The second supposed ‚Äėlink‚Äô in the evolution of man from ape-like creatures is the collection of ape-like African fossils assigned the name Homo habilis, meaning ‚ÄúHandy Man.‚ÄĚ
Homo habilis was given this name because, ‚ÄúOne set of [Homo habilis] fossils‚Ä¶was found with tools made of stone and bone,‚ÄĚ so Homo habilis was assumed to have possessed the ability to make these tools, an important step forward in the evolution toward ‚Äėhumanness.‚Äô1 But was Homo habilis really handy‚Ä¶or even a man?
First, the textbooks do not clearly present the fact that serious scientific disagreement exists about what the fossils of Homo habilis actually represent. Some scientists believe that he belongs in the genus Homo, the same as modern humans, because of his supposedly human features (i.e. larger brain than ‚ÄėLucy‚Äô). Not all scientists agree, however.
Science news site, phys.org, reported a research paper published in the journal Science on August 28th, 2015, in which, ‚Äú[University of Pittsburg professor of anthropology Jeffery] Schwartz cites Jonathan and Mary Leakey’s 1960 discovery of 1.8-million-year-old fossils in Tanzania’s Olduvai Gorge. When the pair published their findings in 1964, they claimed the fossils represented a new species, Homo habilis. “There was scant morphological justification for including any of this very ancient material in Homo,” Schwartz writes. “Indeed, the main motivation appears to have been the Leakeys’ desire to identify this hominid as the maker of the simple stone tools found in the lower layers of the gorge ‚Ä¶‚ÄĚ2
Yet even this reason for admitting the ‚Äėhandy man‚Äô into the human family has been challenged. Homo habilis is known to have possessed long arms and curved fingers, unlike modern humans, but typical of arboreal (tree-dwelling) creatures, like apes.3 This is why the recent discovery of a modern-looking human finger bone in the same layer with the stone tools and the original Homo habilis fossils (dated at 1.8 million years old) is¬†causing a stir in the evolutionary community.
‚Äú’It brings support to those who challenge the view that Homo habilis was the maker of the stone artifacts becoming abundant in layers of this time period,’ commented Jean-Jacques Hublin, director of the department of human evolution at the Max Planck Institute for Evolutionary Anthropology.‚ÄĚ4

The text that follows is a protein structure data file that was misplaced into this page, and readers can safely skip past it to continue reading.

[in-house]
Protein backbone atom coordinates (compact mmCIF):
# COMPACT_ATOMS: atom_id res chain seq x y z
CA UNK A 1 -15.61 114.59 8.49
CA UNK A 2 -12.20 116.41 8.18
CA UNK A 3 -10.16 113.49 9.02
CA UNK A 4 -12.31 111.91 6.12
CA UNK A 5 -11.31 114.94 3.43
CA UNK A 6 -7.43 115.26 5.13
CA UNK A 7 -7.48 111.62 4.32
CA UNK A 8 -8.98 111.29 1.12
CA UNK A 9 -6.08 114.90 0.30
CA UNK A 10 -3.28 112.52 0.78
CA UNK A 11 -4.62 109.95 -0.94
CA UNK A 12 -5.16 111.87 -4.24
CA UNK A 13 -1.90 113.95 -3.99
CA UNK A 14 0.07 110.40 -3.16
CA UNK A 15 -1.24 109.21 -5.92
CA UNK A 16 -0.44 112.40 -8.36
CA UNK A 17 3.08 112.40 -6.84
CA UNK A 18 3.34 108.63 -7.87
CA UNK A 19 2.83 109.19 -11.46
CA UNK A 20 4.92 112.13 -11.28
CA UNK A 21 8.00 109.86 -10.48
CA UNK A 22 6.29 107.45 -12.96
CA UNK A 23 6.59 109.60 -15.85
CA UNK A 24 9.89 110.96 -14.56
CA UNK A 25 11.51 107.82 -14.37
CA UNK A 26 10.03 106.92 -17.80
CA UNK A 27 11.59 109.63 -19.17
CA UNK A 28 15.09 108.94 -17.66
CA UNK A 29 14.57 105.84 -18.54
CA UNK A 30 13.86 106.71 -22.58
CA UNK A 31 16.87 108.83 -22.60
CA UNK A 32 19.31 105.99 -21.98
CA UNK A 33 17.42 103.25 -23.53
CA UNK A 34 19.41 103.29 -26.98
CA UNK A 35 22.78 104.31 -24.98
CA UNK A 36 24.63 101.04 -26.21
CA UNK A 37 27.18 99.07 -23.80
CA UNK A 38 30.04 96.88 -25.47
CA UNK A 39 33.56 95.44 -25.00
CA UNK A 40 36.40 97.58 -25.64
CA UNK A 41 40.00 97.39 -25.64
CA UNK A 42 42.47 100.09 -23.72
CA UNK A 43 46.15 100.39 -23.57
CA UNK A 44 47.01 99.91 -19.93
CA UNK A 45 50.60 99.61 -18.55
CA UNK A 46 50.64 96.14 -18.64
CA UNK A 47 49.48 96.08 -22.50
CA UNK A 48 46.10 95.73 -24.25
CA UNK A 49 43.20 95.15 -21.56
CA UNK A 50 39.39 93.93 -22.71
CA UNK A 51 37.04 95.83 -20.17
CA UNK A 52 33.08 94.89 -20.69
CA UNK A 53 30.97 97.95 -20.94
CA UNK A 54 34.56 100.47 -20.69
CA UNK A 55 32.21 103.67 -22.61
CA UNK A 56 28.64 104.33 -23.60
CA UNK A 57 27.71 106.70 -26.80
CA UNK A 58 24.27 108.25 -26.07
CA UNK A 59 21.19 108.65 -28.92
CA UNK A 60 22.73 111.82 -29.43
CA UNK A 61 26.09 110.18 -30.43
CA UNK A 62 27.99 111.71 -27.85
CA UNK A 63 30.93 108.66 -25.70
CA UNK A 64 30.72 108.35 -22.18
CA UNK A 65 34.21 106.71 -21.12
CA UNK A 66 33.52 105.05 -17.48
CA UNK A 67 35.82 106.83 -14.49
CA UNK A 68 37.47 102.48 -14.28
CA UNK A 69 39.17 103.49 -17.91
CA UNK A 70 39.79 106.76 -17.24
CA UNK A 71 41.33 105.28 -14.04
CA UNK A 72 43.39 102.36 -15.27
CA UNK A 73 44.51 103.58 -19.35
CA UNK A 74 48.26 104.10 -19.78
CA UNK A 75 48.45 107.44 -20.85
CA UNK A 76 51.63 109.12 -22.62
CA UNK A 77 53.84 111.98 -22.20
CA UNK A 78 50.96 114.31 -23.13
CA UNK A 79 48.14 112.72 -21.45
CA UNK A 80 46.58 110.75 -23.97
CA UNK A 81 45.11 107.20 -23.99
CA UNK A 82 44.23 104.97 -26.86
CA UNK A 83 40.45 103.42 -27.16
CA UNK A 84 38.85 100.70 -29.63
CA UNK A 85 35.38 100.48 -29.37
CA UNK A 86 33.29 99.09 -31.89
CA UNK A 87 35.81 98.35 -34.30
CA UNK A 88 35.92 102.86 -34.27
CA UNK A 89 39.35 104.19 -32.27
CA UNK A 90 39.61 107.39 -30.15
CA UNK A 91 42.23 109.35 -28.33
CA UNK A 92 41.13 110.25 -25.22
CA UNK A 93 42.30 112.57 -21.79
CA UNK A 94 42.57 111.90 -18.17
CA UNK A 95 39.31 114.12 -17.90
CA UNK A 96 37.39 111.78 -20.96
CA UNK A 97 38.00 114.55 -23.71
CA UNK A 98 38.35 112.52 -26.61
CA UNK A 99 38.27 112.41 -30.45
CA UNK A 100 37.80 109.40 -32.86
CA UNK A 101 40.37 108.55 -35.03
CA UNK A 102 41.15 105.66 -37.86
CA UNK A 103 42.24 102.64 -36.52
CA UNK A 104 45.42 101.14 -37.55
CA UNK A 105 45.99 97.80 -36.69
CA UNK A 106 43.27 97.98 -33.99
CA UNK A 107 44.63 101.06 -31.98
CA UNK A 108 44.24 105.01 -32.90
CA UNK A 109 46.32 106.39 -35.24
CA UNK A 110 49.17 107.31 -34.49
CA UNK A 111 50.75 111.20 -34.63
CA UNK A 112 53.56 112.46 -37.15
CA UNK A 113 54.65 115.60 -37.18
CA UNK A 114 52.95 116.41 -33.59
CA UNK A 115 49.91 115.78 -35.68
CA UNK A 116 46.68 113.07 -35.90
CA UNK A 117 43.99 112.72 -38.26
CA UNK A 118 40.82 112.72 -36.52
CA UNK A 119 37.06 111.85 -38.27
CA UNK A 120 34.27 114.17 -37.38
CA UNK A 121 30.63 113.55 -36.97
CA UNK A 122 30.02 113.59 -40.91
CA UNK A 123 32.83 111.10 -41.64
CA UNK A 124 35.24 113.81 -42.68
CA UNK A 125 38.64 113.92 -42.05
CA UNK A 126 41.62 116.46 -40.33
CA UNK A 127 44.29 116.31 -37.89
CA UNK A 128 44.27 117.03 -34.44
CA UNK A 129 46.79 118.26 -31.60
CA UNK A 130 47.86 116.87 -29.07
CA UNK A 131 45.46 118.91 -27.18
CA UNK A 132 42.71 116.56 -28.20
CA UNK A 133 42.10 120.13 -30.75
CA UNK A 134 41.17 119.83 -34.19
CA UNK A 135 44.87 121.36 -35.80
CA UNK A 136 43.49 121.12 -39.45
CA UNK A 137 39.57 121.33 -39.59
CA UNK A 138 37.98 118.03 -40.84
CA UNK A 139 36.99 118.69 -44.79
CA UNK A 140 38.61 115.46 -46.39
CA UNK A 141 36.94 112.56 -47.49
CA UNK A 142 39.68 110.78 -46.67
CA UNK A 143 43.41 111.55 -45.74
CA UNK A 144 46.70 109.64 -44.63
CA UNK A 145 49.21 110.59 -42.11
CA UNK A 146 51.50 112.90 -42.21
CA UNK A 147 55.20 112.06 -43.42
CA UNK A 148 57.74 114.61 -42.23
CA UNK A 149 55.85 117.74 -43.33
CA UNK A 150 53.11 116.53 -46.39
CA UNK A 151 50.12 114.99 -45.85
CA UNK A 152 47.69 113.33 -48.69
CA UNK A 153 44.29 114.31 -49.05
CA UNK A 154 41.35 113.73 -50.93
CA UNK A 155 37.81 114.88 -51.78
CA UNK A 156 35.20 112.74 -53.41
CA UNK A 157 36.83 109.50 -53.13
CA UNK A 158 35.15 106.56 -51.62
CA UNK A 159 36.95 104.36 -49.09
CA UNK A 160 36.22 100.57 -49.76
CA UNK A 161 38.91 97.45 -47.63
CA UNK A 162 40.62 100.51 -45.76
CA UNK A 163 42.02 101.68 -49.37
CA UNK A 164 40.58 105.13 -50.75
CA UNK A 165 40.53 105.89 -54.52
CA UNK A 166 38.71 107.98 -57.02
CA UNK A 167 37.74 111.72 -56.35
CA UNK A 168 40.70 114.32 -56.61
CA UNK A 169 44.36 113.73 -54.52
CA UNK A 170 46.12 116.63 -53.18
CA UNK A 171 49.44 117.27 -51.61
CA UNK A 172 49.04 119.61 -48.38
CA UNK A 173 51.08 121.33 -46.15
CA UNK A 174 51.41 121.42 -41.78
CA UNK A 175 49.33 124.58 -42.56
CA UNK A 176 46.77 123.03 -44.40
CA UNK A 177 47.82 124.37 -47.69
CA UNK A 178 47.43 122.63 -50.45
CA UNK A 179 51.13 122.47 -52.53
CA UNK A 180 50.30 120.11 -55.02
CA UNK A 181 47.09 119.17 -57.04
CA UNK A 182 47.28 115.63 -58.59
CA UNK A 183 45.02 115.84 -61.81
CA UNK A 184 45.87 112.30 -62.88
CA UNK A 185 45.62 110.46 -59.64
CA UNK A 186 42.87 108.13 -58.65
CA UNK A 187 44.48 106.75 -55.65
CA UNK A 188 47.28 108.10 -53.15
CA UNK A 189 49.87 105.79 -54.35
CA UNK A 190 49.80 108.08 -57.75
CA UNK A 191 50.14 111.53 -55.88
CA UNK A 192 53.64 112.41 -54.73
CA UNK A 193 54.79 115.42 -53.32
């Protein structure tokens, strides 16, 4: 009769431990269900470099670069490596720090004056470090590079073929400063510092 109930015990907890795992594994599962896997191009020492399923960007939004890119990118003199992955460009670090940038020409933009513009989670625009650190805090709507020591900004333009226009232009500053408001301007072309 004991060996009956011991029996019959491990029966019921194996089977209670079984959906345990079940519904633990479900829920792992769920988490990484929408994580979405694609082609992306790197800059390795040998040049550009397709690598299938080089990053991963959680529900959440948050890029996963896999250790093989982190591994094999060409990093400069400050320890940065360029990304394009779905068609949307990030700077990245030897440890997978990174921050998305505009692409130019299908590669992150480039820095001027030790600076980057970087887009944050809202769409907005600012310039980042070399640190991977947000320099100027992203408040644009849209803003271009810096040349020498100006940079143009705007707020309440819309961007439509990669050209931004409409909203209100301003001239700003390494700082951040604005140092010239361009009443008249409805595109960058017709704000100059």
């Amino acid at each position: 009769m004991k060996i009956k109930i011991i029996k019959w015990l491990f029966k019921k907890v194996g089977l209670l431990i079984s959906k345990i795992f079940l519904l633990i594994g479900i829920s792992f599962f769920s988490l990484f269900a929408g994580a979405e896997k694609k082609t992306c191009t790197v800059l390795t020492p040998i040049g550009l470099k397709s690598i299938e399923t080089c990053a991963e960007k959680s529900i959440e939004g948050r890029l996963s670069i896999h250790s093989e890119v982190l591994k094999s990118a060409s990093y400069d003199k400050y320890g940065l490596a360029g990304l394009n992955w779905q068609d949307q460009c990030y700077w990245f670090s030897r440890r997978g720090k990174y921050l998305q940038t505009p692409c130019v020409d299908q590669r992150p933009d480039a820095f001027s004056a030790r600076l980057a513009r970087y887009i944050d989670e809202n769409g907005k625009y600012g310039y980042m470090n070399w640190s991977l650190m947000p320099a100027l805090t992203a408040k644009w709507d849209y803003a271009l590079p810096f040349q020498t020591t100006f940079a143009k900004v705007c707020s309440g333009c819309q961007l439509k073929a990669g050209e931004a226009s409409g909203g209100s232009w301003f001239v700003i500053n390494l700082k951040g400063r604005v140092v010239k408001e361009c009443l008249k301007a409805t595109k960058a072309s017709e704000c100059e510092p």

So, as it turns out, Homo habilis was likely neither handy, nor a man. Instead, some scientists argue that he should be reclassified as an Australopithecus (‚Äėsouthern ape‚Äô; same genus as ‚ÄėLucy‚Äô), ‚ÄúThe diverse group of fossils from 1 million years or so ago, known as H. habilis, may be more properly recognized as australopithecines.‚ÄĚ5¬†
This should remind us that although man‚Äôs theories constantly change and ‚Äėevolve,‚Äô God‚Äôs Word never does. As Jesus spoke in Matthew 24:35, ‚ÄúHeaven and earth will pass away, but my words will not pass away.‚ÄĚ
Free Resources for Further Learning:
1Miller, Kenneth R., and Joseph S. Levine.¬†Miller & Levine Biology. Boston, MA: Pearson, 2006. 499. Print.
2Miksch, Joe. “Researcher Argues That There’s More to the Genus Homo than We May Think.” Phys.org. Science X Network, 28 Aug. 2015. Web. 05 Sept. 2015. <http://phys.org/news/2015-08-genus-homo.html#jCp>.
3Lubenow, Marvin, L. Bones of Contention. Grand Rapids: Baker Books, 1992, 2004. P. 300
4Dailymail.com, Ellie Zolfagharifard For. “The 1.85 Million-year-old Little Finger Bone That Could Rewrite Human Evolution: Find Suggests Previously Unknown ‘giant’ Ancestors That May Have Used Tools.” Mail Online. Associated Newspapers, 19 Aug. 2015. Web. 05 Sept. 2015.
5Wood, Bernard. ‚ÄúThe Age of Australopithecines.‚ÄĚ Nature 372: 3 November 1994. pp. 31-32